Petroleum regulation here has been complicated by overlapping jurisdictions between DNMA, ANP and SERN, and by pressures to maximize short-term state revenues and company profits from petroleum activities. The separate regimes for the Joint Petroleum Development Area (JPDA) and TLEA and the unresolved maritime boundary make offshore regulation more complicated. Although most of the activities regulated under this Basic Law for Environment do not have these complexities, their proximity to communities and potential impact on local livelihoods and environmental services brings a new set of problems.
Three years ago, La’o Hamutuk published a report Sunrise LNG in Timor-Leste: Dreams, Realities and Challenges. Some of the report’s environmental recommendations have been partially implemented, and others apply to the law currently under discussion:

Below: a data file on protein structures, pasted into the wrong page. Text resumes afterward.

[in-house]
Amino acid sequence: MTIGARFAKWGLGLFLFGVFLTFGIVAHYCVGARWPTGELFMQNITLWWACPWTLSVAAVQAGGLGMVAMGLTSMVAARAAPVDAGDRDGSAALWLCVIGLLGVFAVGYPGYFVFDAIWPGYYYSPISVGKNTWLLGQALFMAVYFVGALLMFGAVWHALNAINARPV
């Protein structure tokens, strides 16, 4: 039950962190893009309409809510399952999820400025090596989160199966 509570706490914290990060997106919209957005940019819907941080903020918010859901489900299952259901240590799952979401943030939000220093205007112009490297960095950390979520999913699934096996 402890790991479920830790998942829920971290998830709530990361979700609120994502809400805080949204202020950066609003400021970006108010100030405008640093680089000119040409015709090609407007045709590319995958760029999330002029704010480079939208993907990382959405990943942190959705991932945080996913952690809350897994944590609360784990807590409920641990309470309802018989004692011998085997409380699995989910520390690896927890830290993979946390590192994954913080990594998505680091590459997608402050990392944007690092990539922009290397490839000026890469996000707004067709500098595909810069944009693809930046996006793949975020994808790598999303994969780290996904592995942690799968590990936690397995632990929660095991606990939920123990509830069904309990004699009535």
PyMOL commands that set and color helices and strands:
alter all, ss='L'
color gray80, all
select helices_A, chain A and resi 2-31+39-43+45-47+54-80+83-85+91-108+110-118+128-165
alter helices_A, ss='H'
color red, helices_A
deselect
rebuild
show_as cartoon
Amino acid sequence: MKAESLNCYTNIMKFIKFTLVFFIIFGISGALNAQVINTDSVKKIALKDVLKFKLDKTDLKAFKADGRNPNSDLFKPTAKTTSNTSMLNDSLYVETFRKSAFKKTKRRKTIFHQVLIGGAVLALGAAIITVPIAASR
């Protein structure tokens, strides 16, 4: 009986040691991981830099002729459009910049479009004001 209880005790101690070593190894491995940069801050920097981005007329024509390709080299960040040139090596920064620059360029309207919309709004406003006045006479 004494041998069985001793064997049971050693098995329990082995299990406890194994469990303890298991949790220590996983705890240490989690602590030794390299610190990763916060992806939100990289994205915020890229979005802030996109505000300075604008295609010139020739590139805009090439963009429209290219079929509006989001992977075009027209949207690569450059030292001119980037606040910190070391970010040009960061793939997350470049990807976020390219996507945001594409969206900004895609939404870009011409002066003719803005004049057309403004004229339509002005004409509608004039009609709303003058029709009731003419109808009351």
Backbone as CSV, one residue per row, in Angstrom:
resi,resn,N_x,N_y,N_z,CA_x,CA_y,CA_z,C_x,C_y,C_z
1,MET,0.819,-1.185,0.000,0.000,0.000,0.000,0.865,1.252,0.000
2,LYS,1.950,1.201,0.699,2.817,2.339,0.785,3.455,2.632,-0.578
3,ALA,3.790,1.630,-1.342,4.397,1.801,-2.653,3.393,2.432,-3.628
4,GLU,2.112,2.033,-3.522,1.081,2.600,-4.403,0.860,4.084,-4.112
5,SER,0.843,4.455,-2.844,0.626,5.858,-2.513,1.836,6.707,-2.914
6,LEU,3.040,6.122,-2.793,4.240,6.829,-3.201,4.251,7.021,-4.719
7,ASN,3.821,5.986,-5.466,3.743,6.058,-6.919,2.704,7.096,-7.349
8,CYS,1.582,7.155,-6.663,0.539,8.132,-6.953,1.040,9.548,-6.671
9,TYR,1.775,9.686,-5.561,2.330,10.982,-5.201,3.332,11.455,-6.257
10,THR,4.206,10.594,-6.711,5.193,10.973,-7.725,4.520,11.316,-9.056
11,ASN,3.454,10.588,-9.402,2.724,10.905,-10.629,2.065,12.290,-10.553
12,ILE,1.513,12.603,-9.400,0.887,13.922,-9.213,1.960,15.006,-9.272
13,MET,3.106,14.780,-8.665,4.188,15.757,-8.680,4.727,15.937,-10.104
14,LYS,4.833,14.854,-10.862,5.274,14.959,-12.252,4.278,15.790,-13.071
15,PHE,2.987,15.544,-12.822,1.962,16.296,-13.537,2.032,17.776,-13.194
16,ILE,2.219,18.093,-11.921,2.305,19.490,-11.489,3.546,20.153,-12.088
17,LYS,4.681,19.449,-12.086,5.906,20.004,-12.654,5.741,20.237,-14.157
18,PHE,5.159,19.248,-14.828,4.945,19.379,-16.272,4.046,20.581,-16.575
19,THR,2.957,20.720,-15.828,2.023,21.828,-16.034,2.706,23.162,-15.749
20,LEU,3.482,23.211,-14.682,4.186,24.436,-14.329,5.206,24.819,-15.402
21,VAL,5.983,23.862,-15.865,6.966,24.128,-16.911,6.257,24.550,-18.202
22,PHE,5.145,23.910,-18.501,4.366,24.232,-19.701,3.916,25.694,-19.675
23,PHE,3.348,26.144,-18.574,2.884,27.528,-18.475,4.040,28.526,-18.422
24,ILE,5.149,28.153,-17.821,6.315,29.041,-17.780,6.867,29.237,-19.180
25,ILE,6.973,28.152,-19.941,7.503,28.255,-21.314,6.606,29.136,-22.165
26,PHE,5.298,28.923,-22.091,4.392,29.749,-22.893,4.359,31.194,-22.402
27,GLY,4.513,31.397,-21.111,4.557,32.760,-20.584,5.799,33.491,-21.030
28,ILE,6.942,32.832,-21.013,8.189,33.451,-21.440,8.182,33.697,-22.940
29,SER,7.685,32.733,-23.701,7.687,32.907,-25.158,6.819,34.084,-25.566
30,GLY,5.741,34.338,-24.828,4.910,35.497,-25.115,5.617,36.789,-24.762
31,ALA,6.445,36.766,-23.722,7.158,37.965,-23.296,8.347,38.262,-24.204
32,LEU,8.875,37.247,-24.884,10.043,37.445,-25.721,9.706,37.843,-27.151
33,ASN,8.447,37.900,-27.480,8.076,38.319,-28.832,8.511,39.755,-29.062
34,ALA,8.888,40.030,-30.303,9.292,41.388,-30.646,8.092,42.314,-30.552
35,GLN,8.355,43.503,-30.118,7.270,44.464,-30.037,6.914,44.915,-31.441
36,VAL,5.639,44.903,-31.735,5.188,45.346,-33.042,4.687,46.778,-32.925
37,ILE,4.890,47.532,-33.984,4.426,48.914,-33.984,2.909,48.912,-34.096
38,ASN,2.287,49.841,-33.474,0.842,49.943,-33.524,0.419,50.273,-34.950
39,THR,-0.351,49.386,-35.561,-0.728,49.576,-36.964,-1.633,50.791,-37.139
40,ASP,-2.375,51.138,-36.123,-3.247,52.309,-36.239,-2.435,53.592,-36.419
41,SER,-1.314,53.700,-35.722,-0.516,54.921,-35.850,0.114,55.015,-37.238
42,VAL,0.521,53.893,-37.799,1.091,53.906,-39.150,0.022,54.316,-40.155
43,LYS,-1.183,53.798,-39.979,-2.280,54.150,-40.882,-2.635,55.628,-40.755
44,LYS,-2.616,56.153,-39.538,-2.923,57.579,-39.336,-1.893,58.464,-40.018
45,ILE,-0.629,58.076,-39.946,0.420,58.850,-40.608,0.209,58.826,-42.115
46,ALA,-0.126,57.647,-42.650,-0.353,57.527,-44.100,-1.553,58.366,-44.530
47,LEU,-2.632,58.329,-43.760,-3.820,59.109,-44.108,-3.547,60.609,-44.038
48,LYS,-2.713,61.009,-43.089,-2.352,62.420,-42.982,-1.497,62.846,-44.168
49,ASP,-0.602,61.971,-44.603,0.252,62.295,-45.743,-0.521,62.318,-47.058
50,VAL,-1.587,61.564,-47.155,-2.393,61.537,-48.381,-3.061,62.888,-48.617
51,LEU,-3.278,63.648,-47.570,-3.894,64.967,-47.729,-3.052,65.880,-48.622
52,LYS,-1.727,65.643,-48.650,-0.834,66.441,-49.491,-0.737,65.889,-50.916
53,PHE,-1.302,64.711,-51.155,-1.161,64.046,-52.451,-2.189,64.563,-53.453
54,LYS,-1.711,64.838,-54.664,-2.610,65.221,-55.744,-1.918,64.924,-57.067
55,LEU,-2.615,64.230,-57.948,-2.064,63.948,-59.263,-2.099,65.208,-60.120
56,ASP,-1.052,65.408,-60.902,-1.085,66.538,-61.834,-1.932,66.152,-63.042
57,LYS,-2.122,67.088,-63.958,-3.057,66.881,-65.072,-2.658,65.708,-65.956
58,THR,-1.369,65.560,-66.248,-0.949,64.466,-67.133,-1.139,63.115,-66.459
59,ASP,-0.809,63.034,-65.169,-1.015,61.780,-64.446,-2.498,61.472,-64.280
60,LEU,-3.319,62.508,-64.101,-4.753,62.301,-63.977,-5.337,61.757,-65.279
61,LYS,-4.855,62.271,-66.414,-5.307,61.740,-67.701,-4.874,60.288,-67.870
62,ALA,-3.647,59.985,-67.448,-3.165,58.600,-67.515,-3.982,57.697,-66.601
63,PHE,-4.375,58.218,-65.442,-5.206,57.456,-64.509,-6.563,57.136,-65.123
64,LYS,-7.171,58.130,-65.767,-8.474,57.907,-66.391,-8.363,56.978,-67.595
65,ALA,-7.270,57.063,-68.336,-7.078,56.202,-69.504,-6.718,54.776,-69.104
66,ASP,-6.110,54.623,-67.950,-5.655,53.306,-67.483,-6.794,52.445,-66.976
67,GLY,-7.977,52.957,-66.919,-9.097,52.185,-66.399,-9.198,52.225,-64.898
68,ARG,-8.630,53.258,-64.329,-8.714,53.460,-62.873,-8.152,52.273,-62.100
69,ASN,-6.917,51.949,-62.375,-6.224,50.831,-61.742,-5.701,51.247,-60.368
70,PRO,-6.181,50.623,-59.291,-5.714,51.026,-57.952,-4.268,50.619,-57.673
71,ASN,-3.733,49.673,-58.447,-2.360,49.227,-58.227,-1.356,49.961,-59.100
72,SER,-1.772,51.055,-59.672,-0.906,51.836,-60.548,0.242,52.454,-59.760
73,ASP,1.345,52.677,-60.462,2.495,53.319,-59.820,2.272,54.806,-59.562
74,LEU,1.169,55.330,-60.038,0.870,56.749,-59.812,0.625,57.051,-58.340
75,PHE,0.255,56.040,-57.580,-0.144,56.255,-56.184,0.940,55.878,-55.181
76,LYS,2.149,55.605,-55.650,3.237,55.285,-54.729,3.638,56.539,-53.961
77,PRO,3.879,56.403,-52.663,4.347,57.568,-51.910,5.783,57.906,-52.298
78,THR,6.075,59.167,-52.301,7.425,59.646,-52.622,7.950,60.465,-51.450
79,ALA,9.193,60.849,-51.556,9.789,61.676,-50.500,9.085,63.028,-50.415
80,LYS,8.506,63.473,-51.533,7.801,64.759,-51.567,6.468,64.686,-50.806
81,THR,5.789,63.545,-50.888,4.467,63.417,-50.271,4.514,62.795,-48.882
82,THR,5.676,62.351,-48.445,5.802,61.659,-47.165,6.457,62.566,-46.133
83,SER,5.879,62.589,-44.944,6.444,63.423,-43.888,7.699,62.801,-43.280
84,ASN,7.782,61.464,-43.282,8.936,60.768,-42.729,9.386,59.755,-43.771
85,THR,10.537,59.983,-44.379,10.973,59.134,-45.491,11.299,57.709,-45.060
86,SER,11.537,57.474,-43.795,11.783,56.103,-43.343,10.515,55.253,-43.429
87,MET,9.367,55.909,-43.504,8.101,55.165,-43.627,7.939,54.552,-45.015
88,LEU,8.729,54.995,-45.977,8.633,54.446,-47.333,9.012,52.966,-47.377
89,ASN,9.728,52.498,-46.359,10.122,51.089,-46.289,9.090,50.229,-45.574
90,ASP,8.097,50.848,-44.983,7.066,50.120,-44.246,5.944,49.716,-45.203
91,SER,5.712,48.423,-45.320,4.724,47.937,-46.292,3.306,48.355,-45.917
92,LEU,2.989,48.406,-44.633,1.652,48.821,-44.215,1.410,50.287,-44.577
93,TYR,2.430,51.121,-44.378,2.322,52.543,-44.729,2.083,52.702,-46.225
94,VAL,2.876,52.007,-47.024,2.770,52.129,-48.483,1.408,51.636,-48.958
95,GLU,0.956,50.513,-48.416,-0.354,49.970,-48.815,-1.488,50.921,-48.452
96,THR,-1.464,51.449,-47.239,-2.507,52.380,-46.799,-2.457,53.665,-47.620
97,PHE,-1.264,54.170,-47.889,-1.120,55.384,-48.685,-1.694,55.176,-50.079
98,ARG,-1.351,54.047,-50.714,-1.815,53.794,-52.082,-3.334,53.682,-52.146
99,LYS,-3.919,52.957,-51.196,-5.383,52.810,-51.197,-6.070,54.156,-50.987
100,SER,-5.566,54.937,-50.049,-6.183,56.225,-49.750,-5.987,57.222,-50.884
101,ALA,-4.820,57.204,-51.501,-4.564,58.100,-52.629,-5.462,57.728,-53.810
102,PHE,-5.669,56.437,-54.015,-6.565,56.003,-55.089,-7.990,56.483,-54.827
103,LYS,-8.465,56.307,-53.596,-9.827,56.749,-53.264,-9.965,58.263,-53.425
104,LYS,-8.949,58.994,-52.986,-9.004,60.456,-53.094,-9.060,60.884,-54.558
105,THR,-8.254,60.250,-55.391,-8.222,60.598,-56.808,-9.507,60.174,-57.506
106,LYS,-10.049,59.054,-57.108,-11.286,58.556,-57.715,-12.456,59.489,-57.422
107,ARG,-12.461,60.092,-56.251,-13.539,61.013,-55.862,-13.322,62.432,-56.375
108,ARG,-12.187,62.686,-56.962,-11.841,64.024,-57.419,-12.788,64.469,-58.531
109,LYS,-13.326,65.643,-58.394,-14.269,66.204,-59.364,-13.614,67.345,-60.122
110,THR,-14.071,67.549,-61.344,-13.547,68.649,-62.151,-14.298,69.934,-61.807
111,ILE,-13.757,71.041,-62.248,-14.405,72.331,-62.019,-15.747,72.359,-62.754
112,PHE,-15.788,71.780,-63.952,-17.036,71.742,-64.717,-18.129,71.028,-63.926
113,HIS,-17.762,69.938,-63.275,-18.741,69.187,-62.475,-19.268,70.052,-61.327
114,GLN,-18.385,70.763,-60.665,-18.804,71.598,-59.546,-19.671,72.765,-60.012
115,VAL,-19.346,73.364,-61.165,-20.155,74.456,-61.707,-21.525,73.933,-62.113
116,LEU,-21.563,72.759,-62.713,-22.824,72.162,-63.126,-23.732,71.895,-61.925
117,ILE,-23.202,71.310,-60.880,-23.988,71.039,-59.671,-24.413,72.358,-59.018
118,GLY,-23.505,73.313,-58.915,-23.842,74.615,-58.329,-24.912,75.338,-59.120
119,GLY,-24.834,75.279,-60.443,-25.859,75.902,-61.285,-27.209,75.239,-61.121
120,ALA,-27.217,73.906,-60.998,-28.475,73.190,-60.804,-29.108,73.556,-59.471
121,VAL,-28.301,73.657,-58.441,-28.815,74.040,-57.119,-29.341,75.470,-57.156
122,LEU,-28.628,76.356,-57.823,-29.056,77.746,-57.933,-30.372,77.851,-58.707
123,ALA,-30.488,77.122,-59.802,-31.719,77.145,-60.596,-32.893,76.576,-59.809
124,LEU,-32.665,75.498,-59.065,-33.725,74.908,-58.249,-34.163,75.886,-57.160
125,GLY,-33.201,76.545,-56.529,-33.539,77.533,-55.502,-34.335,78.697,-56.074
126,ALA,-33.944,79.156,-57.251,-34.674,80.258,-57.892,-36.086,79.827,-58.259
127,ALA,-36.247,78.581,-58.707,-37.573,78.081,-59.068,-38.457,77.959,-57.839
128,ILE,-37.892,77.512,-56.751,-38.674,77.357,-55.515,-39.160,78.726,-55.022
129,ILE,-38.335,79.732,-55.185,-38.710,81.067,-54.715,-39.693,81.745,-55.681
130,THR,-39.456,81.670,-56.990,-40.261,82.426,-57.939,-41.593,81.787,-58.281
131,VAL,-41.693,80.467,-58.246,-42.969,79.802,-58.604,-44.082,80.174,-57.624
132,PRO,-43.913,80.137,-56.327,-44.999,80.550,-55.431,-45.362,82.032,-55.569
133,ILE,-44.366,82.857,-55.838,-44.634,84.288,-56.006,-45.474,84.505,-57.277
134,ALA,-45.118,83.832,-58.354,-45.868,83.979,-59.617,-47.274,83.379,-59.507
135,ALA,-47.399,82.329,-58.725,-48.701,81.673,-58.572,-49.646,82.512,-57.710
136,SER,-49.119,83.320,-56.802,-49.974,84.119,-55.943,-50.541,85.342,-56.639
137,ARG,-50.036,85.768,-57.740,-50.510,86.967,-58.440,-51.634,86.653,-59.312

“An LNG Project will introduce many new environmental problems. The project could double Timor-Leste’s carbon dioxide emissions to the atmosphere and will generate significant amounts of polluting materials, such as hydrogen sulfide, oils, garbage, sanitary water, and other waste. Timor-Leste currently has insufficient laws or capacity to regulate, monitor and control waste generation and pollution of this scale, and many important steps need to be taken: